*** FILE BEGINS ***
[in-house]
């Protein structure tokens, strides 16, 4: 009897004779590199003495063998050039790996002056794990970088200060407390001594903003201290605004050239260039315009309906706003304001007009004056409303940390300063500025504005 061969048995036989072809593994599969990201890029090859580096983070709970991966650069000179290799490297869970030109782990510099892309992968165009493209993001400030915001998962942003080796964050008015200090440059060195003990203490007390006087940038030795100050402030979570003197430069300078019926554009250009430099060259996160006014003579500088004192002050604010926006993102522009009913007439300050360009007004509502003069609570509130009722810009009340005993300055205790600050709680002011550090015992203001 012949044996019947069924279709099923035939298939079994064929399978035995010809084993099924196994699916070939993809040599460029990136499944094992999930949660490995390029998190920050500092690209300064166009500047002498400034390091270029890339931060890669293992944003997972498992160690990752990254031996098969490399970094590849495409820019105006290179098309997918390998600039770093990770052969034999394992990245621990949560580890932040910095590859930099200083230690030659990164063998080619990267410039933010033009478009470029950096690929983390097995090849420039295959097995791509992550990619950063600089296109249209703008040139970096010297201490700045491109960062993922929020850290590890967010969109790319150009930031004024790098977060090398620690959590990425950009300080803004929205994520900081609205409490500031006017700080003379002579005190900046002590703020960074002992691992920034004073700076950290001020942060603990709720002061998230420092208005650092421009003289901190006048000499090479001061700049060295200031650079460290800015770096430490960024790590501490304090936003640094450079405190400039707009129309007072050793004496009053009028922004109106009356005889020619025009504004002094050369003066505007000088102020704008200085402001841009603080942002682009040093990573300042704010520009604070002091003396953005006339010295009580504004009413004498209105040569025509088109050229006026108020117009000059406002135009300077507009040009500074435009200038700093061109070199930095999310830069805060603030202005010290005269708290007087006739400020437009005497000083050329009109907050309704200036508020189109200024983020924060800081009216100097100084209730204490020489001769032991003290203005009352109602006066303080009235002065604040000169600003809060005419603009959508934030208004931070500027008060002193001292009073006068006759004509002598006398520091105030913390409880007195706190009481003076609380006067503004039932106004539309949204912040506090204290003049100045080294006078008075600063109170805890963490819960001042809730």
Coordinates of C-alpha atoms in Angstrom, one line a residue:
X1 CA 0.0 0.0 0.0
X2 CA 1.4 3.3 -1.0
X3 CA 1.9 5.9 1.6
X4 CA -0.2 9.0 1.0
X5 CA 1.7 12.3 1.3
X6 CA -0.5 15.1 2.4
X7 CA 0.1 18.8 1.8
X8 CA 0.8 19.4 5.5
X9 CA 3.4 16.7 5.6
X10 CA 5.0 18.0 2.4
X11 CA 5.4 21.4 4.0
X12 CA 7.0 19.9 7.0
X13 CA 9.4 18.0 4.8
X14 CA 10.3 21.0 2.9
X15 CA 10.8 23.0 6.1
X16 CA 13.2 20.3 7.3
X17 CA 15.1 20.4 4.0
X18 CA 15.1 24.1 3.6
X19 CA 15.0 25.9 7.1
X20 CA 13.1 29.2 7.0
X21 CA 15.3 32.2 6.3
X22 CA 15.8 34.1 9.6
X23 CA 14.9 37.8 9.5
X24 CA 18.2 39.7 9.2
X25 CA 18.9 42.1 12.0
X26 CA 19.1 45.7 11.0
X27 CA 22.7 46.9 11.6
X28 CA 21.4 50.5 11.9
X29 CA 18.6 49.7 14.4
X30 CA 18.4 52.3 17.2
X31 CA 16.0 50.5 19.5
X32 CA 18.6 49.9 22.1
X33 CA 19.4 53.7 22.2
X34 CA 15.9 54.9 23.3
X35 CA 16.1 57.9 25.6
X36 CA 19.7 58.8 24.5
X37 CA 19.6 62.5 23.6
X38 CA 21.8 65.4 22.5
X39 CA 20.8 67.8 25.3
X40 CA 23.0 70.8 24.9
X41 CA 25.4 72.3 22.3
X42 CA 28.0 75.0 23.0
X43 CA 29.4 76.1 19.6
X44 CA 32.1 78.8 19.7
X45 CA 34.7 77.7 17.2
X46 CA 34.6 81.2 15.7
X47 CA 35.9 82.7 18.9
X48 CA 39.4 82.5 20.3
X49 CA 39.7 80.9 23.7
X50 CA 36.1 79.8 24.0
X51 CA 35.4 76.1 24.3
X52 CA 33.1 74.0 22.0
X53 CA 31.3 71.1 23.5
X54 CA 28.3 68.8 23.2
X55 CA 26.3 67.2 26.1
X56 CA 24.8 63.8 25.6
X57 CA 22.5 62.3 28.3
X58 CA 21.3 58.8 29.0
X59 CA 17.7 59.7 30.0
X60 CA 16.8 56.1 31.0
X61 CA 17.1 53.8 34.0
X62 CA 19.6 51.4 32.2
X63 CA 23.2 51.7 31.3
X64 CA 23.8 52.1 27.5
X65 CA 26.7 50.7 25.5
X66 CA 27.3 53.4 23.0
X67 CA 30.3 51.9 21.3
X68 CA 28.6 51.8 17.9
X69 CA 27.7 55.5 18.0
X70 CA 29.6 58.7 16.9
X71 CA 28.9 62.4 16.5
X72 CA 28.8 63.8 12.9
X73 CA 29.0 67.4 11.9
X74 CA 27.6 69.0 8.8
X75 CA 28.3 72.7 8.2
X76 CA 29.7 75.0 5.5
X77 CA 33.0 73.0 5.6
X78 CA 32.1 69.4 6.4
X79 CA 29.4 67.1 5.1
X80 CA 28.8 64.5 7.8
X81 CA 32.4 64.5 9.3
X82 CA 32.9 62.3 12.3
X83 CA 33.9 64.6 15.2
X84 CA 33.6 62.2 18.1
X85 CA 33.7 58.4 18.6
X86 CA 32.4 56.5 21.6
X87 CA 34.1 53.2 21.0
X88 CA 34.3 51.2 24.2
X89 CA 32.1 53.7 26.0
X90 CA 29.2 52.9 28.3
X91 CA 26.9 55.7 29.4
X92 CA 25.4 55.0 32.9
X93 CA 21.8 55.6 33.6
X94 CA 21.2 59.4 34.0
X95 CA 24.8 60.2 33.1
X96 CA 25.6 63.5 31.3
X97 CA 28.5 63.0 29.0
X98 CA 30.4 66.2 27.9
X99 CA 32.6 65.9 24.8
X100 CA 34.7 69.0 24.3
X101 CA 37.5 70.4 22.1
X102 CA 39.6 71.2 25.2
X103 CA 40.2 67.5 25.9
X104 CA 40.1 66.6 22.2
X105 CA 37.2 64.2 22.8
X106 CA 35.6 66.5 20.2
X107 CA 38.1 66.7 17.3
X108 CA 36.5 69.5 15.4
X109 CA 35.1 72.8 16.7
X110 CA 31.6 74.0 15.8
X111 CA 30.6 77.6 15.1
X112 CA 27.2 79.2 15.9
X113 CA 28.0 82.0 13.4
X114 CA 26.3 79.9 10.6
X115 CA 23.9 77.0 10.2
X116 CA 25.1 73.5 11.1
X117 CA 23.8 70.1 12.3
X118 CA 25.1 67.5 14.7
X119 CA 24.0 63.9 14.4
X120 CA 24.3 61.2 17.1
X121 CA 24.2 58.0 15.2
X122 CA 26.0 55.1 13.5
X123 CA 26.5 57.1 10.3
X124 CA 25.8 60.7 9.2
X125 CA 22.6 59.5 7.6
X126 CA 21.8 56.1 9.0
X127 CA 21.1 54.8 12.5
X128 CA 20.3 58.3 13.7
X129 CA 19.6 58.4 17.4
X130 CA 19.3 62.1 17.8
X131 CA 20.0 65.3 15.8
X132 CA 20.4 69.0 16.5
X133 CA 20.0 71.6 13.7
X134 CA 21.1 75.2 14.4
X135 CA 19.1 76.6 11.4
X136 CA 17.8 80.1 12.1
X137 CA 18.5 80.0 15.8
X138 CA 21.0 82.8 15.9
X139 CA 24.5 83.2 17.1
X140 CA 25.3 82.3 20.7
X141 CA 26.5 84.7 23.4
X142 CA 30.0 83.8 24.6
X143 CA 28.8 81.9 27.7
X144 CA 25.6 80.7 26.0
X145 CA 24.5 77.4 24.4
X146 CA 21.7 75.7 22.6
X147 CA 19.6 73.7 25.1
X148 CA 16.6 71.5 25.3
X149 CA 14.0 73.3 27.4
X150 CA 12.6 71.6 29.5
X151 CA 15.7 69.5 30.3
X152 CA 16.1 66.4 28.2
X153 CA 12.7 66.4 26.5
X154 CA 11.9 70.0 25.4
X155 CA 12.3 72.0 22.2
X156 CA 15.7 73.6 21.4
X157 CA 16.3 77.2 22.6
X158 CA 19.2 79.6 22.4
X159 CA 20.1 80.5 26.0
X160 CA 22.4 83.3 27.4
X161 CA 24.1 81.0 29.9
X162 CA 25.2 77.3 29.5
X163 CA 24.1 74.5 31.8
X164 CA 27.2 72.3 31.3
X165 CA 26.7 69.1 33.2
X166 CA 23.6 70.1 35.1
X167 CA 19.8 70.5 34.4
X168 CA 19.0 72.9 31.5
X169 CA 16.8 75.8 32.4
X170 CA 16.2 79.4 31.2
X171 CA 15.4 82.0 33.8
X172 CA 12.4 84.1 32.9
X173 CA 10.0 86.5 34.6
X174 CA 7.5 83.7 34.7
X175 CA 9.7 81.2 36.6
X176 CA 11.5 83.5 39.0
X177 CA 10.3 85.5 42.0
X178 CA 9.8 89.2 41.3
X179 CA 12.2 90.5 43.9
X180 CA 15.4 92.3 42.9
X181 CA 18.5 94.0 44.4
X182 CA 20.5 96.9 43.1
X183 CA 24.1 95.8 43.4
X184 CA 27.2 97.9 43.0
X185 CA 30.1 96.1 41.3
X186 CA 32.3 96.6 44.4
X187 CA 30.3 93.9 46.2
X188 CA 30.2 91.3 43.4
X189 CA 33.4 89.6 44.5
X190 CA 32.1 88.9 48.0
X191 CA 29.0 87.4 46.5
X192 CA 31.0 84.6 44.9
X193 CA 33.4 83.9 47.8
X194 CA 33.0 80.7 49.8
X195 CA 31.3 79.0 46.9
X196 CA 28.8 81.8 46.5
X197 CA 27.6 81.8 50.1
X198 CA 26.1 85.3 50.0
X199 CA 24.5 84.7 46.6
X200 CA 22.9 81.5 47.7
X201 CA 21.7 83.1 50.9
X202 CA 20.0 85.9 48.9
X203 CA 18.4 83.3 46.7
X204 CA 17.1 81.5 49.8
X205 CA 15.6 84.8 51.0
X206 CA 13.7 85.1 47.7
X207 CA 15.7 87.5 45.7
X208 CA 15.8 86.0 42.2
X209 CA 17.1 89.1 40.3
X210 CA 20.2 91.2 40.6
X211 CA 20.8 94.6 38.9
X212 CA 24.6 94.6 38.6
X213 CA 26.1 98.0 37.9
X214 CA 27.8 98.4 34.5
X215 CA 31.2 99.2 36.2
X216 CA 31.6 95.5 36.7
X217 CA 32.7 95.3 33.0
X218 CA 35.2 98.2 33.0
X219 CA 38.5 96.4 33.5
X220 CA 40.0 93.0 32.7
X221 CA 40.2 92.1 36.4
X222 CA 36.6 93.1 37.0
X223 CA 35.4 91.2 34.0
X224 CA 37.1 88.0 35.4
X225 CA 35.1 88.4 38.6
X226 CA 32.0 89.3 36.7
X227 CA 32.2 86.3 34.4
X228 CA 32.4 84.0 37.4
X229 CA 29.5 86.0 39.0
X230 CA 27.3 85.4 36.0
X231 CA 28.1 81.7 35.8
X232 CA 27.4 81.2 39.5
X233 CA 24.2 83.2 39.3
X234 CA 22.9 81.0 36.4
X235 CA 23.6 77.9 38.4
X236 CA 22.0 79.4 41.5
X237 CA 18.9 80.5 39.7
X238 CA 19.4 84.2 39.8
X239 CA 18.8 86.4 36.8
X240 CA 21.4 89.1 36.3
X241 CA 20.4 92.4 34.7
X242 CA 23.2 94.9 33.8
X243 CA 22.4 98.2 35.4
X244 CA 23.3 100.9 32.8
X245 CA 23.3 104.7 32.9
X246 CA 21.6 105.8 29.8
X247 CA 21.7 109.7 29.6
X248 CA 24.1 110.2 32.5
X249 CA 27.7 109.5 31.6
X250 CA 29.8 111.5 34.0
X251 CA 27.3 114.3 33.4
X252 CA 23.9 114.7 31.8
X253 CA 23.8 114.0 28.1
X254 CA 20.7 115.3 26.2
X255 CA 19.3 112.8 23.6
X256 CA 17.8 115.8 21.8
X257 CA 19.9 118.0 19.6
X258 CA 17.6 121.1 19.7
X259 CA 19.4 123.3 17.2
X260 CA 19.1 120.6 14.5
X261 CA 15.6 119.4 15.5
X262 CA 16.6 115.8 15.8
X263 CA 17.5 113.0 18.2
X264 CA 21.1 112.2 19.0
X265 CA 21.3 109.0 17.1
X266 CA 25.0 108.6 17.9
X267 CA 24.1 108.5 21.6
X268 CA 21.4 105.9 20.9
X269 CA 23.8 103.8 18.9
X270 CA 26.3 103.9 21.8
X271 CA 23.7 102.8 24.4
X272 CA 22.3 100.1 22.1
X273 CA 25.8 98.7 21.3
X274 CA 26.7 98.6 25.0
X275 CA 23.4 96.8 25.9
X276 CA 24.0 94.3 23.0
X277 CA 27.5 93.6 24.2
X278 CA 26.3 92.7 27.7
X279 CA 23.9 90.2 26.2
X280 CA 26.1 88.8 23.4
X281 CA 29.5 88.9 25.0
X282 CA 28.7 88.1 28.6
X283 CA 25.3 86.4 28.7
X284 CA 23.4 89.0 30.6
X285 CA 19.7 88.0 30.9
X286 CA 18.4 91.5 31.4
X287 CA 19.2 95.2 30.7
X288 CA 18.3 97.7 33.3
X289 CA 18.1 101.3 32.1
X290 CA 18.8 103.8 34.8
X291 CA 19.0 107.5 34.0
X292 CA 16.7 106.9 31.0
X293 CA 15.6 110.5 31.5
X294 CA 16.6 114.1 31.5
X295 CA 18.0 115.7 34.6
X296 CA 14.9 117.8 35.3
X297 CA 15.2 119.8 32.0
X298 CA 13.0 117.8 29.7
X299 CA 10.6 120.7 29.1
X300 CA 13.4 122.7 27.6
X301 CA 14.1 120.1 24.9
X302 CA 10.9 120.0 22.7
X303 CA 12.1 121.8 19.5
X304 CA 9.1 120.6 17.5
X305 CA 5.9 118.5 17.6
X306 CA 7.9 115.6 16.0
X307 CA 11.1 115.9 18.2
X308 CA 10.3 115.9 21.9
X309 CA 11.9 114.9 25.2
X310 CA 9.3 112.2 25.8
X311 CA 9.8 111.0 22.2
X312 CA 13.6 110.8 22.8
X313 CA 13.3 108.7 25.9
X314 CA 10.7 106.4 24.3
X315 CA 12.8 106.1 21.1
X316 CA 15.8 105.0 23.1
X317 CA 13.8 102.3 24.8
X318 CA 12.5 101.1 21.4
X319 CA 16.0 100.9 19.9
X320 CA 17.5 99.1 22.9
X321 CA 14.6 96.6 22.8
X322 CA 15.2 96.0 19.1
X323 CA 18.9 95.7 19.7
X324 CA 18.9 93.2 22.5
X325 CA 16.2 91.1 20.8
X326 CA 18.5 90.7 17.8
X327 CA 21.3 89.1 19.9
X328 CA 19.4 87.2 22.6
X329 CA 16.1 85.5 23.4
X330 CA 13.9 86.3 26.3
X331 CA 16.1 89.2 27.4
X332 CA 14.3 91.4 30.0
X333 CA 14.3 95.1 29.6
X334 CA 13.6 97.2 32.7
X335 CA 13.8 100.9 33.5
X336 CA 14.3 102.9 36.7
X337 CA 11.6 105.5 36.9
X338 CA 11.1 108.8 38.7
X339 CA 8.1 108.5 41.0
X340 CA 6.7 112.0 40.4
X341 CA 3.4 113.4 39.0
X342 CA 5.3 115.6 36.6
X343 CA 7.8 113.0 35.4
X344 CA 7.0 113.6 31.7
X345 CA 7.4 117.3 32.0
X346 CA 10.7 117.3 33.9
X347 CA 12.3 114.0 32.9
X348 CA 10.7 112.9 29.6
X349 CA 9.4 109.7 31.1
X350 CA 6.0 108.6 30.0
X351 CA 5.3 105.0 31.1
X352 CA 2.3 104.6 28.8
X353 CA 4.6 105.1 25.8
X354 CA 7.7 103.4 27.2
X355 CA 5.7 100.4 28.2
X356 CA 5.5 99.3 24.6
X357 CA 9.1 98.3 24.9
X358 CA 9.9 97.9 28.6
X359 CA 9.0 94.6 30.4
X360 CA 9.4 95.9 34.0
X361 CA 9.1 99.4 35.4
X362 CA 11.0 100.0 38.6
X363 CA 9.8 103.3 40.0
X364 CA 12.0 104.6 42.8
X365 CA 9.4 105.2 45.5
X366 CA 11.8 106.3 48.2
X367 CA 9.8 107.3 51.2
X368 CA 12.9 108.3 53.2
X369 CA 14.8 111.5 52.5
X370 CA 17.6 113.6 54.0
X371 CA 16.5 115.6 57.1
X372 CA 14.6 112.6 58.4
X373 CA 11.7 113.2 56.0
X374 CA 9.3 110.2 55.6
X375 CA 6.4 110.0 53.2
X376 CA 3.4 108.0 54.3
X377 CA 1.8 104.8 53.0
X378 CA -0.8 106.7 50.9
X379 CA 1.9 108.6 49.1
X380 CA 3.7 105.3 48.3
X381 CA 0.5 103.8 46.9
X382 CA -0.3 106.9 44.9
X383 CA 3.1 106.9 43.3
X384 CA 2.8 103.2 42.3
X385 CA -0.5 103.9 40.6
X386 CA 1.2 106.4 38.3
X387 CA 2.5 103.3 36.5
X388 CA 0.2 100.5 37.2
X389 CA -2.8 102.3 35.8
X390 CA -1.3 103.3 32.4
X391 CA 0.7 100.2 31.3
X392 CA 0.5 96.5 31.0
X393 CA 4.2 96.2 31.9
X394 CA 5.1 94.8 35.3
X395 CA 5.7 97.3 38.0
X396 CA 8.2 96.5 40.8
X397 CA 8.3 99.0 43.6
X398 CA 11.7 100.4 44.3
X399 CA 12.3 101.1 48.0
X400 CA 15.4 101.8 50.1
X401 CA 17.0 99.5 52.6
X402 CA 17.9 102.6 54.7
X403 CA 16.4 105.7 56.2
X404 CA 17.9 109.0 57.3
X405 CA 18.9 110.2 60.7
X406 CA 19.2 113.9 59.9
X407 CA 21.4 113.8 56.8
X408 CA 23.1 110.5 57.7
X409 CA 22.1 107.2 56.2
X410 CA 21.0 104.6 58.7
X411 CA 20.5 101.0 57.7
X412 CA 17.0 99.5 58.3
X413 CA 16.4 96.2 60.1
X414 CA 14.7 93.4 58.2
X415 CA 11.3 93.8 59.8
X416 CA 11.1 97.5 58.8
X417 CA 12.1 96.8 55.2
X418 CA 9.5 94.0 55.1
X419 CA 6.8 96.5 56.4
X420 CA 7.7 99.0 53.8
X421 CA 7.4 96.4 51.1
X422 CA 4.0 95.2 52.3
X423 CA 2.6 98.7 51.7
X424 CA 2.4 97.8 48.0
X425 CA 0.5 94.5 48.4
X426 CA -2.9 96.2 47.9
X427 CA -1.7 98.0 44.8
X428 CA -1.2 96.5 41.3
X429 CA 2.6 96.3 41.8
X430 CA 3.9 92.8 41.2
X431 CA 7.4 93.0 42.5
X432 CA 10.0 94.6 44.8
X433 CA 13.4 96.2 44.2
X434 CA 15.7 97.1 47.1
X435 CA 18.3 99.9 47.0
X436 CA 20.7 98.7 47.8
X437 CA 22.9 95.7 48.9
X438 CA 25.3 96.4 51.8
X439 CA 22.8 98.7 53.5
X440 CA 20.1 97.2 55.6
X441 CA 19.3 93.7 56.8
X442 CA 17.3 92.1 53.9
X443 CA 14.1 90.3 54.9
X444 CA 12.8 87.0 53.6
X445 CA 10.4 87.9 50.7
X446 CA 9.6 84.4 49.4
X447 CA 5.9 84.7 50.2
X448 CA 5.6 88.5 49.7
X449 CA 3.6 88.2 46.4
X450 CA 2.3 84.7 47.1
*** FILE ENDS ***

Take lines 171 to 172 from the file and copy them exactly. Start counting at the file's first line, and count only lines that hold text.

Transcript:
X168 CA 19.0 72.9 31.5
X169 CA 16.8 75.8 32.4